Minikube: Using Helm

30 minutes
  • 4 Learning Objectives

About this Hands-on Lab

In this hands-on lab we will be looking at using Helm to deploy a microservice stack in our minikube cluster. We will be using the Instana robot-shop application as an example.

Learning Objectives

Successfully complete this lab by achieving the following learning objectives:

Start the Minikube Cluster Using the Correct Driver

Issue the command to start Minikube

sudo minikube start --vm-driver none
Unpack Helm, Move it into the Path, Install Socat and Run helm init

Unpack the helm.tar.gz file that is sitting in our home directory:

tar -xvzf ~/helm.tar.gz

Move the helm and tiller executables into the path at /usr/local/bin:

sudo mv ./linux-amd64/helm /usr/local/bin
sudo mv ./linux-amd64/tiller /usr/local/bin

To test, run helm version from our home directory. This means it’s in our path and we can run helm commands from anywhere.

Initialize Helm:

sudo helm init

Check that helm and tiller are up and available:

sudo helm version

Helm requires socat in order to run, so we need to install it:

sudo apt install -y socat
Install the Robot-Shop Application into Its Own Namespace via Helm

Get into the directory containing the Helm chart:

cd ~/robot-shop/K8s/helm

Create the name space:

sudo kubectl create namespace robot-shop

Run the Helm installation:

sudo helm install --name robot-shop --namespace robot-shop .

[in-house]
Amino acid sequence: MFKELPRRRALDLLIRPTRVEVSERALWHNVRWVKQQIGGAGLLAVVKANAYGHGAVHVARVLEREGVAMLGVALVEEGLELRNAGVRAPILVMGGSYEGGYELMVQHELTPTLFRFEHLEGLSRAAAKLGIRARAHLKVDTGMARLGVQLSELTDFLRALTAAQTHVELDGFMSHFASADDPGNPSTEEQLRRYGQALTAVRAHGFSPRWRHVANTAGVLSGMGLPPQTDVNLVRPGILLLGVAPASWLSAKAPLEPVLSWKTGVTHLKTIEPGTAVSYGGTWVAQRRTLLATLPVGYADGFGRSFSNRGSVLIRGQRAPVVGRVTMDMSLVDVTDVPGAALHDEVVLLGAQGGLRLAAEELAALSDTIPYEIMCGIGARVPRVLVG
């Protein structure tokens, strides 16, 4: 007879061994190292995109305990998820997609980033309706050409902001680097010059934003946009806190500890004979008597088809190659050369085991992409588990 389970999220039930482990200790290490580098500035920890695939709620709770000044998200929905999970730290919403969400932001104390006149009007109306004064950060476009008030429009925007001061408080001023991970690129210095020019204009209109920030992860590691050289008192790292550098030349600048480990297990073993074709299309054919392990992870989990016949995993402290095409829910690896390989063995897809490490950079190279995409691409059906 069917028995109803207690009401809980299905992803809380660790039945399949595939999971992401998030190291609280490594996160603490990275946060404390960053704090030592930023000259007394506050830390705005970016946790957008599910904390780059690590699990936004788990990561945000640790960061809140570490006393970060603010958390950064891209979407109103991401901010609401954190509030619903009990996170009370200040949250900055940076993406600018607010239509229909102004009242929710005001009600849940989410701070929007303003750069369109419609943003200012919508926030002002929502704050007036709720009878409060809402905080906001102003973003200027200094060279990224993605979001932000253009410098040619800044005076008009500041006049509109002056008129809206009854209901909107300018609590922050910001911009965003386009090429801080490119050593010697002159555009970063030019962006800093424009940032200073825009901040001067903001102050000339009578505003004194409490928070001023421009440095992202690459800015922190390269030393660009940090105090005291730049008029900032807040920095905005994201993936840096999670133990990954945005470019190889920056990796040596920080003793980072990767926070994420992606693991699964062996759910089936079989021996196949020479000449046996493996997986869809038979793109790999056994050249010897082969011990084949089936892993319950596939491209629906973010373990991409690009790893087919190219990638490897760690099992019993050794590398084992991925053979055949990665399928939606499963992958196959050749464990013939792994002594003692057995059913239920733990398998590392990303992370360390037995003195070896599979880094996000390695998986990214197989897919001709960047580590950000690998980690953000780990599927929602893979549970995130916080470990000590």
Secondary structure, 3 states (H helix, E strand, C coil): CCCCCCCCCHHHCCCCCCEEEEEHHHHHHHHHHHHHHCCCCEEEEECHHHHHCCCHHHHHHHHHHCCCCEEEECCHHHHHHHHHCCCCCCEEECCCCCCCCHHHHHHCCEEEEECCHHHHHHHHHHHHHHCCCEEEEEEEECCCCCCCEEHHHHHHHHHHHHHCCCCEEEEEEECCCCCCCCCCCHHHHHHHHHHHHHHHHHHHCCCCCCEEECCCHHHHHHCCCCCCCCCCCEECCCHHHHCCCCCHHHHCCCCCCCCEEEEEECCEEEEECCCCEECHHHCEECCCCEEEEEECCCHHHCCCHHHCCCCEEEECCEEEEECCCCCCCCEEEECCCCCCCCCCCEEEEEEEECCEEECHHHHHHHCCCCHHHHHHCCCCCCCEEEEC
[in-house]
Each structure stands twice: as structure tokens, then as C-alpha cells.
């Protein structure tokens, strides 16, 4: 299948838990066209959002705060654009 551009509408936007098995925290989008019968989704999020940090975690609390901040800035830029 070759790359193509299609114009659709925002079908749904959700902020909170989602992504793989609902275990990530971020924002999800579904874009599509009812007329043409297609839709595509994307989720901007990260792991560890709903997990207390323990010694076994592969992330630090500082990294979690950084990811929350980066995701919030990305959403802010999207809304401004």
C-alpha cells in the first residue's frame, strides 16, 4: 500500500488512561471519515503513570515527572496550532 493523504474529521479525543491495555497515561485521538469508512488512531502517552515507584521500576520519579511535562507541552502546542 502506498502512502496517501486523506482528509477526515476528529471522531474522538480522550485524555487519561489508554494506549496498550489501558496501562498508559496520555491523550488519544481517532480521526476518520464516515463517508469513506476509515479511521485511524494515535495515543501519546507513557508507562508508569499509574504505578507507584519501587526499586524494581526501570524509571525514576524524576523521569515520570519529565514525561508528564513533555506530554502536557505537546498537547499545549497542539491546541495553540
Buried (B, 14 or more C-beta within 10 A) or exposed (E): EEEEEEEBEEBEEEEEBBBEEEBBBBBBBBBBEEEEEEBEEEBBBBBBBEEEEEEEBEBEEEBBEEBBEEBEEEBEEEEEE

Verify that the pods are running:

sudo kubectl -n robot-shop get po

It might take a couple of minutes for all the pods to stand up.

Edit the Web Service to Use Nodeport and Configure Nginx to Proxy to the Web Service

Edit the web service:

sudo kubectl -n robot-shop edit service web

Edit the service spec similar to this (changing LoadBalancer to NodePort):

spec:
  ports:
  - name: "8080"
    port: 8080
    protocol: TCP
    targetPort: 8080
    nodePort: 30080
  selector:
    service: web
  sessionAffinity: None
  type: NodePort

Make sure our change took effect:

sudo kubectl -n robot-shop get service web

Get the target port from Minikube:

sudo minikube service list

Pay attention to TARGET PORT on web. We’ll need that in a minute.

Configure Nginx to proxy to the target port from service list. Get the file open for editing:

sudo vim /etc/nginx/sites-enabled/default

Now, down at about line 50, we’ve got to change something in the location section. We’ll paste that TARGET PORT we saw earlier in here, replacing the existing line with what’s shown here (the proxy_pass line):

location / {
        # First attempt to serve request as file, then
        # as directory, then fall back to displaying a 404.
        proxy_pass http://<minikube IP>:<svc port>;

Our changes should take effect after an Nginx restart:

sudo systemctl restart nginx

Open a browser and point it to our server’s public IP address to ensure the application is running.

Additional Resources

We have been asked to deploy a microservice application via Helm, and we've decided execute a test run in our Minikube environment. We will need to ensure that socat is installed and that Helm is on the path. Once that is done we can deploy the robot-shop application stack into our Minikube, then configure the proxy to allow access via a browser.

What are Hands-on Labs

Hands-on Labs are real environments created by industry experts to help you learn. These environments help you gain knowledge and experience, practice without compromising your system, test without risk, destroy without fear, and let you learn from your mistakes. Hands-on Labs: practice your skills before delivering in the real world.

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